The power of plants and natural ecosystems to deliver benefits

How is the initiative shaped by scientific evidence of the potential for plants and natural ecosystems to deliver benefits?

Several research studies show that, even if urban agriculture cannot be considered a unique solution to ensure food autonomy, it represents a powerful tool to make progress toward urban resilience, especially in a context of adaptation to climate change. By greening urban spaces, urban agriculture contributes to the establishment of nature in the city, to the ecological balance by enriching urban biodiversity, to the reduction of greenhouse gases (GHG), to the strengthening of social ties and to the improvement of citizen living environments at the neighbourhood level. This is consistent with the City’s priority to accelerate the ecological transition.

How has the city exploited the potential of plants and associated ecosystems to deliver more than one benefit?

Ecological urban agriculture, including permaculture techniques and other biodiversity-friendly production methods, is central to this strategy. The increasing number of gardens and greening projects is very beneficial. In fact, they can act as green corridors and help maintain the city’s biodiversity balance. The City of Montréal and its partners are taking several concrete actions to develop ecological urban agriculture that responds to environmental concerns.

Innovative and Collaborative Solution

How does the initiative show evidence of feasibility, including on-going financial and logistical support?

Currently, the city is already making significant investments in urban agriculture projects. This budget comes mainly from the activities of Montréal in Common ($7.5 million), which is developing a culture of innovation and experimentation based on community needs.  Through this program, tangible community-conceived solutions can be quickly implemented and tested with citizens. In the urban agriculture and food components, four projects are underway to increase the effectiveness of community food distribution organizations, improve access to healthy, local food for vulnerable populations, pool local resources to feed everyone and reduce waste in the food distribution chain.

The City of Montréal has also just announced an investment of $10 million in its community gardens over the next 10 years. This funding will allow us to consolidate and improve existing services by upgrading and renovating obsolete facilities in Montréal’s network of public community gardens. It will also provide for developing new spaces and adding cultivable areas in the ground and in containers.

In addition, to stay the course in the face of the pandemic, the city put in place a plan to support Montréal’s economy in 2021. Entitled “Acting Now to Prepare for Recovery,” this plan calls for an investment of $60 million. The plan includes two actions in urban agriculture, i.e., $1.2 million to support the creation of an urban agriculture mini-hub and initiatives that promote research and the transfer of expertise, encourage networking and ongoing training for urban agriculture project managers, as well as networking among owners and entrepreneurs.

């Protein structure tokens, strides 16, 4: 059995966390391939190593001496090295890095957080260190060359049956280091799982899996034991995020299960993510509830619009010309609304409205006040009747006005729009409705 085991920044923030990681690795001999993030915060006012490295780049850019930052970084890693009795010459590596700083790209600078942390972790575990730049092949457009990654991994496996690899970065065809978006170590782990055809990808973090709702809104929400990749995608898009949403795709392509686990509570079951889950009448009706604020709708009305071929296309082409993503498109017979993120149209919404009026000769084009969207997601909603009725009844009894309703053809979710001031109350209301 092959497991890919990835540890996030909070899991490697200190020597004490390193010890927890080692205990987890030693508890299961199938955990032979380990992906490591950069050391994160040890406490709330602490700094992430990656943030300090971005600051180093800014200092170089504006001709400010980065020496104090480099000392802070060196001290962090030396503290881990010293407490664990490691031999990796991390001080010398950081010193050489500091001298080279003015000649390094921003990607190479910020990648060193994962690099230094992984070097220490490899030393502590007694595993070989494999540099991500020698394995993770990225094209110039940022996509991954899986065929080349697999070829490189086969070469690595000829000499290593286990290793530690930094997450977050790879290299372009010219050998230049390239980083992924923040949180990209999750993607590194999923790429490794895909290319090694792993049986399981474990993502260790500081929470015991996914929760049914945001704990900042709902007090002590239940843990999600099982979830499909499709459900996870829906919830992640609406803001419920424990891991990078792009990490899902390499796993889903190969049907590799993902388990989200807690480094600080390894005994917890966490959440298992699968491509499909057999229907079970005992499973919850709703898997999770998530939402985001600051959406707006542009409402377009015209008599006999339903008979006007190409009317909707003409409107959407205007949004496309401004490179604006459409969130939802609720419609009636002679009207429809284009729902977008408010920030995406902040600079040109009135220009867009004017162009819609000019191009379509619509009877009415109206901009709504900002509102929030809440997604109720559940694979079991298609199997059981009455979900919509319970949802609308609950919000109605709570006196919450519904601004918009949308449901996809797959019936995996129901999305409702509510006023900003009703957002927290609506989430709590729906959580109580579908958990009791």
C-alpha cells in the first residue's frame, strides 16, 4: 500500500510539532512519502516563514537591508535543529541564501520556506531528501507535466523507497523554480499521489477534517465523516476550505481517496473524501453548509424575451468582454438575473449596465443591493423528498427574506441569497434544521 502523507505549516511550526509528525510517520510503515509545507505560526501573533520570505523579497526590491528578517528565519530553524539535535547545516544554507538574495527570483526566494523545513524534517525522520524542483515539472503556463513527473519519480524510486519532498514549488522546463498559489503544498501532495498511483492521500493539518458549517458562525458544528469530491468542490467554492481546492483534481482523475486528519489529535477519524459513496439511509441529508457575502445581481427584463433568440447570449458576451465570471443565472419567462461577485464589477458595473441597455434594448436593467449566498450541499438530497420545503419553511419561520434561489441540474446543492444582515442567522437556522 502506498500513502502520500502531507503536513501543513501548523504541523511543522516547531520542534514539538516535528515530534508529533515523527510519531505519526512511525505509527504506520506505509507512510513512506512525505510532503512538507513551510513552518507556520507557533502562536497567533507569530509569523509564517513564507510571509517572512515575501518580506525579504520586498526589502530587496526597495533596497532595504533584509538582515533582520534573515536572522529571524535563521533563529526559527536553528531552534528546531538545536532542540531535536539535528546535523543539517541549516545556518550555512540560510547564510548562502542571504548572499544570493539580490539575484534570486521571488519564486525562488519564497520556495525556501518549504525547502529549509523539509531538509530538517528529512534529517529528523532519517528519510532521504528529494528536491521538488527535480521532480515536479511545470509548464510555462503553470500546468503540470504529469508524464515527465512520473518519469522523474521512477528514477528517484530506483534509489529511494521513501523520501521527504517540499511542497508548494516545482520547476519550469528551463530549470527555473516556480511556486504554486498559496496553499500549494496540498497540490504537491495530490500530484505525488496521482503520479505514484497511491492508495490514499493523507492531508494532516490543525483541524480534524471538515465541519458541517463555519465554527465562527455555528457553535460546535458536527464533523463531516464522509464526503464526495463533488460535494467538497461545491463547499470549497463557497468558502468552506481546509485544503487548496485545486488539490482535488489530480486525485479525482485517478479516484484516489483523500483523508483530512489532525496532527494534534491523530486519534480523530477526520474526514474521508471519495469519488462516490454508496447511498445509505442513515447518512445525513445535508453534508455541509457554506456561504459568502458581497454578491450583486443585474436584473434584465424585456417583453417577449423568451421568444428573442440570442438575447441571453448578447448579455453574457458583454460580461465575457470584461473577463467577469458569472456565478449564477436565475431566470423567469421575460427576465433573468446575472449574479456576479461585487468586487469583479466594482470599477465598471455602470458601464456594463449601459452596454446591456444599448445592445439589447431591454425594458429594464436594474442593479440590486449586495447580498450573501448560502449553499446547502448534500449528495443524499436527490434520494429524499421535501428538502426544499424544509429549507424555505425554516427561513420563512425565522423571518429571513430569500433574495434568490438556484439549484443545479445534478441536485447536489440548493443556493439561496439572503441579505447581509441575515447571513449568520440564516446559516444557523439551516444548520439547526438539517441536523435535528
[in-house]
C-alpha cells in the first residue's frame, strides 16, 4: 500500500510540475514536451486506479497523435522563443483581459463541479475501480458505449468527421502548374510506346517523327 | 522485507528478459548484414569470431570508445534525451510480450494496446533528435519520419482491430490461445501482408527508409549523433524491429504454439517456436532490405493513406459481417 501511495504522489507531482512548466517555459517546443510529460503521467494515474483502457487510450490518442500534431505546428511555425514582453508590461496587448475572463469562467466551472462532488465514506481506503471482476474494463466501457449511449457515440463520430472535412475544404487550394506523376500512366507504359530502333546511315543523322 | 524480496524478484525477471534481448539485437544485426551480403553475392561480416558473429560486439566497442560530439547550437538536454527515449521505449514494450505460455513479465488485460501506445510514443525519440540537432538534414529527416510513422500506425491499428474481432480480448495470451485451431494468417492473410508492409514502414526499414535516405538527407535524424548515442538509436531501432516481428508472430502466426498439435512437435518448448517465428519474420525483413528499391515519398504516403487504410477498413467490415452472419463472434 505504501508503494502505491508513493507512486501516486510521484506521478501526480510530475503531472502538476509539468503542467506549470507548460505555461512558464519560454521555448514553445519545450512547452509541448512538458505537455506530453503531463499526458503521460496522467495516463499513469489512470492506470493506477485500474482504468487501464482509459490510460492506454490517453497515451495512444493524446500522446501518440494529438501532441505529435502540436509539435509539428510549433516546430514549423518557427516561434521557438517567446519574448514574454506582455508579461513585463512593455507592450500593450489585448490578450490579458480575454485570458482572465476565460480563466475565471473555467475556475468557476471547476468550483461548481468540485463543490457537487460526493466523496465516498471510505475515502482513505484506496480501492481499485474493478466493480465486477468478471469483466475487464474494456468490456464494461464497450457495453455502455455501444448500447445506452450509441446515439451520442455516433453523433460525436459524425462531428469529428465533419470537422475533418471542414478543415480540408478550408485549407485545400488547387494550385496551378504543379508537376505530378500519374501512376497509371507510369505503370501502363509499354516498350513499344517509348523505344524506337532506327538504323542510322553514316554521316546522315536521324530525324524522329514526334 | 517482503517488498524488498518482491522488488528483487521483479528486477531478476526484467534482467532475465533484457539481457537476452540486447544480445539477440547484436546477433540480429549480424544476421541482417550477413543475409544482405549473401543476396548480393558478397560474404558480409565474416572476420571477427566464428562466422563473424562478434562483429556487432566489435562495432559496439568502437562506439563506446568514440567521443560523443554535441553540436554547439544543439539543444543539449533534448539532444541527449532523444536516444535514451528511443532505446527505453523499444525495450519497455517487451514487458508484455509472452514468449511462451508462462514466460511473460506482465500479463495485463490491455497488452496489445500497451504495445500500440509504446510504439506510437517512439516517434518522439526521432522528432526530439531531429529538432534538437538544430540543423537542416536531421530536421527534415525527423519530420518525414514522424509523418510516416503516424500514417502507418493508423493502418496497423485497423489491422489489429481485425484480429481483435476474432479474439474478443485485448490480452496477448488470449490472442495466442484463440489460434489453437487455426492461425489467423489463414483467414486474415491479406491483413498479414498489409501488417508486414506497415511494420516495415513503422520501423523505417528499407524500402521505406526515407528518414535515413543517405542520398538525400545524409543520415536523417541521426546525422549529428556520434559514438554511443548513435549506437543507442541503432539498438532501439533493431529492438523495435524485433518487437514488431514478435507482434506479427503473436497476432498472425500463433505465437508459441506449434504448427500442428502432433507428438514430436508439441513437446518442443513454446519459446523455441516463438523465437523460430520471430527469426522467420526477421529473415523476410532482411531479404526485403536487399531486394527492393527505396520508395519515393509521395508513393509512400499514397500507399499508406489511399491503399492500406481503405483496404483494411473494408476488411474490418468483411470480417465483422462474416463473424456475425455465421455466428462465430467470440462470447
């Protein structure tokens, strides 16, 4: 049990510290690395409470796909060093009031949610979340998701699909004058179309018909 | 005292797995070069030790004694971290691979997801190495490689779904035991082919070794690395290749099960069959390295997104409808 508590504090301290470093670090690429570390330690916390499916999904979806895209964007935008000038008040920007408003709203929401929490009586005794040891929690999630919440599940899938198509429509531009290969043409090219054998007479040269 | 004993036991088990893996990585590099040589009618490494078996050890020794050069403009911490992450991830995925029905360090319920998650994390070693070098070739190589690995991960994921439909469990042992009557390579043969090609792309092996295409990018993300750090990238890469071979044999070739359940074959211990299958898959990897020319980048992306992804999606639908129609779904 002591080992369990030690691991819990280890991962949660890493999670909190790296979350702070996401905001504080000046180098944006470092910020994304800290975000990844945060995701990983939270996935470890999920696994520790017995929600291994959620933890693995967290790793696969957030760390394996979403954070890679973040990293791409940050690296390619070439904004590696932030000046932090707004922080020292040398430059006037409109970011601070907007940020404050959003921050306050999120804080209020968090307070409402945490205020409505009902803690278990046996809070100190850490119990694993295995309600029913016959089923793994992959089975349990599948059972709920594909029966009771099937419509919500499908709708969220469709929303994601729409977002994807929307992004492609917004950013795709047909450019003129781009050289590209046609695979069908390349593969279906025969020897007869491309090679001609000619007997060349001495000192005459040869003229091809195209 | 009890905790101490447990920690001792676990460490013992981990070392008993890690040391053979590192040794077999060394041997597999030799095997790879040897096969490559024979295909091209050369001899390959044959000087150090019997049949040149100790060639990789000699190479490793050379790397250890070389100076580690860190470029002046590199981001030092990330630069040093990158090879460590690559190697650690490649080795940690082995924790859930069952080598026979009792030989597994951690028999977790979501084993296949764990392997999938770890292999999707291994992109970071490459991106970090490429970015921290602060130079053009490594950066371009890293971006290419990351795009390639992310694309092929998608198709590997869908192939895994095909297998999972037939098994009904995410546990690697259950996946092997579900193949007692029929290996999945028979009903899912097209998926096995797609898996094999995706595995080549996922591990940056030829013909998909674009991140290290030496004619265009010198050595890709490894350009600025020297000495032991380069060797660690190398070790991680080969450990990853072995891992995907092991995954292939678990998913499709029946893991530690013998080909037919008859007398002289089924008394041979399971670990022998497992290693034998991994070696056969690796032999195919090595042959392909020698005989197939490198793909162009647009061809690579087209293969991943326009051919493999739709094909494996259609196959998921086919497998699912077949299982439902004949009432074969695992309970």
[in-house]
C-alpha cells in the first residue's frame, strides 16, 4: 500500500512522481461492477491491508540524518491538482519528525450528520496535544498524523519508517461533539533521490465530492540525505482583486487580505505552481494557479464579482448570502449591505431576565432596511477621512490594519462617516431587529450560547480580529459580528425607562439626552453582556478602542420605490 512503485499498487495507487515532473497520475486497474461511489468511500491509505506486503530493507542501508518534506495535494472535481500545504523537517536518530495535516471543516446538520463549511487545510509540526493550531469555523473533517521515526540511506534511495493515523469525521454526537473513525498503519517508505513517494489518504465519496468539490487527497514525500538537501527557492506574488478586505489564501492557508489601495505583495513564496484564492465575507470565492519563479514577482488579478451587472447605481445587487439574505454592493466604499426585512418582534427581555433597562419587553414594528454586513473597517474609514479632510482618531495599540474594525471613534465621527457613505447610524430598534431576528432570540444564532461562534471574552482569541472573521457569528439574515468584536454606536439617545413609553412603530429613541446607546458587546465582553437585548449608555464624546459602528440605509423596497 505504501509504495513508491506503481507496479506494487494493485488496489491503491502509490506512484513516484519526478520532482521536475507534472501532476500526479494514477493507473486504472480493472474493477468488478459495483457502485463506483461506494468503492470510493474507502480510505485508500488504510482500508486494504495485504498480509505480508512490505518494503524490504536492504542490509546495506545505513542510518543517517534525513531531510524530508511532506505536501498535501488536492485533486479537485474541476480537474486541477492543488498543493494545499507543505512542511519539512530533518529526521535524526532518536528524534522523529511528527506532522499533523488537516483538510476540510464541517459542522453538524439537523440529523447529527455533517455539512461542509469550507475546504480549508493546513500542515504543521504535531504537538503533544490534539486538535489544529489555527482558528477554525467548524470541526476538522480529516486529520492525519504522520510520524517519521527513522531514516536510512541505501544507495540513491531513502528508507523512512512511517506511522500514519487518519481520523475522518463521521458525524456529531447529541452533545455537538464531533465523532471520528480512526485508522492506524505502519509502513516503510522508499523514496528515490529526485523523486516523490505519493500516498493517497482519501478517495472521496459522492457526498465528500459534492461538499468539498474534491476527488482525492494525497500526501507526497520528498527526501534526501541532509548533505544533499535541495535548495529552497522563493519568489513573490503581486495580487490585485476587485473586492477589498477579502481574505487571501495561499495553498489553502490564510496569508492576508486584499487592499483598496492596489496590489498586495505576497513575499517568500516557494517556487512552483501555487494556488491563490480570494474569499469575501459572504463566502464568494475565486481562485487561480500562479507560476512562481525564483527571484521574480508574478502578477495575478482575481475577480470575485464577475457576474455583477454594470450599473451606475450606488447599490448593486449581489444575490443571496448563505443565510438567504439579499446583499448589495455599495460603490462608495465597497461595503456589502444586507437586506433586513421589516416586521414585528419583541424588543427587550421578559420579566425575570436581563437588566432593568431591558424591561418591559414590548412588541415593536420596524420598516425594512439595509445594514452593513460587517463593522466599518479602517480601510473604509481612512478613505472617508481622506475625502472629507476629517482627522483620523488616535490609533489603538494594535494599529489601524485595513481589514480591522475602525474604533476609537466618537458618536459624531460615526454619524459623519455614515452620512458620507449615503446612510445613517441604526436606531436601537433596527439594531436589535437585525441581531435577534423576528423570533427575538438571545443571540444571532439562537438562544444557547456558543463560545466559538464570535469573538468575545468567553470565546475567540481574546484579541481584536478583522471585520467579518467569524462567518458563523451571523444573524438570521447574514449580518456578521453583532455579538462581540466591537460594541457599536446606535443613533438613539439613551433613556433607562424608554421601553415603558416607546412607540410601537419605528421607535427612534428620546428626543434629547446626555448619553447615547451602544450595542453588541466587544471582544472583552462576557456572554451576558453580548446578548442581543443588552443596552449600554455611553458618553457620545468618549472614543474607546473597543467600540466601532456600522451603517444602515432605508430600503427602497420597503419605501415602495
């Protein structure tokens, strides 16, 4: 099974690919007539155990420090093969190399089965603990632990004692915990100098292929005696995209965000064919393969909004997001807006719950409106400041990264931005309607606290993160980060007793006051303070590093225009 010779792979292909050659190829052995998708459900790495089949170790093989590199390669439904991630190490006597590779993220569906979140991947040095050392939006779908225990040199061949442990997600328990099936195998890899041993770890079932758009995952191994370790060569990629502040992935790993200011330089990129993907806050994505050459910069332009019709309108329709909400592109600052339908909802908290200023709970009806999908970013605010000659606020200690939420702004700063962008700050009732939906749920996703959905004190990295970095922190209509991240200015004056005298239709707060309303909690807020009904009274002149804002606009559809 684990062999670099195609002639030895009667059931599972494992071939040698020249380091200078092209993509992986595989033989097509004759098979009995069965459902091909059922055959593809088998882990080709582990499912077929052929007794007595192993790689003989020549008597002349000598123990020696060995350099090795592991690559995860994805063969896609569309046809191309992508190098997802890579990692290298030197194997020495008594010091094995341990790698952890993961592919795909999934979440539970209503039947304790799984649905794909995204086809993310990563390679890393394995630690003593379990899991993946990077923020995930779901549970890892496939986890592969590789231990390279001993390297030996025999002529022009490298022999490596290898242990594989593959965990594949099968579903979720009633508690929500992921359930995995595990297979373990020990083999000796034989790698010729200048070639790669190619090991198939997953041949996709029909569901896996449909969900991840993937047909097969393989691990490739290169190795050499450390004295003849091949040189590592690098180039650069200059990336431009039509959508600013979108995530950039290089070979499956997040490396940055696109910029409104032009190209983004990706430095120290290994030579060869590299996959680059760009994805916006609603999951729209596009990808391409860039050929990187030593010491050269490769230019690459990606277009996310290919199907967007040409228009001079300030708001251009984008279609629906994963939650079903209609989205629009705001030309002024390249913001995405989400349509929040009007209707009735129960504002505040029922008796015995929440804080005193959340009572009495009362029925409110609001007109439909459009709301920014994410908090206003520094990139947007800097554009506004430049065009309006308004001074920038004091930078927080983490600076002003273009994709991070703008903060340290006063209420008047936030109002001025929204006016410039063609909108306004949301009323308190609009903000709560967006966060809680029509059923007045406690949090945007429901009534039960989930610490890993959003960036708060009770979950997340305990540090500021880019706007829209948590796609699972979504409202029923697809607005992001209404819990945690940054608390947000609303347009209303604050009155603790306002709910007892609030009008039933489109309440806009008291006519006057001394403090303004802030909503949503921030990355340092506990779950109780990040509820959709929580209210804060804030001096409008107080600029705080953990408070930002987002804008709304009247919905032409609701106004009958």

In what ways is the initiative innovative?

This initiative is innovative in that it includes all City and private/community activities. Several actions are financially supported and the municipal administration is focusing on actions it wishes to implement or improve in the short term, such as developing a regulatory framework for urban beekeeping in harmony with biodiversity, and promoting the production of local, high-quality compost and facilitating its distribution.

In addition, the City wants to stimulate and encourage emerging initiatives such as the development of biodiversity gardens certified by the Montréal Botanical Garden and encourage edible landscaping projects and mini food forests in the boroughs. Other all-encompassing measures aim at integrating fruit trees in certain greening projects and adopting agricultural practices (use of melliferous plants) that promote biodiversity. More recently, as of January 1, 2022, the city adopted a new by-law that strongly regulates the sale and use of pesticides within its boundaries.

All of these measures are strongly backed by residents and supported by local community and major business organizations.

How is the initiative supported by collaborative working across disciplines and sectors?

In addition to being a field involving multiple competencies, Montréal’s urban agriculture brings together a group of players with diverse expertise as well as a plurality of visions. This can be both a strength and a weakness. It is therefore important that the city continue its efforts to consult and dialogue, involving stakeholders in processes, from planning to implementation on the ground.

The great number of initiatives and diversity of actors in Montréal require an improved governance framework on several levels. It is important to encourage exchanges and collaborations between City departments and boroughs, and to create and strengthen partnerships with both community groups and other levels of government. These partnerships will avoid duplication of efforts, ensure better alignments and create positive synergies to drive urban agriculture. Several actions are being implemented to achieve this, including creating and strengthening exchanges between experts from the city’s central departments and boroughs and creating spaces for sharing and consultation with community partners.

How does the initiative demonstrate evidence of community support?          

At the launch of the Urban Agriculture Strategy, key stakeholders spoke out and highlighted the City’s efforts in this area.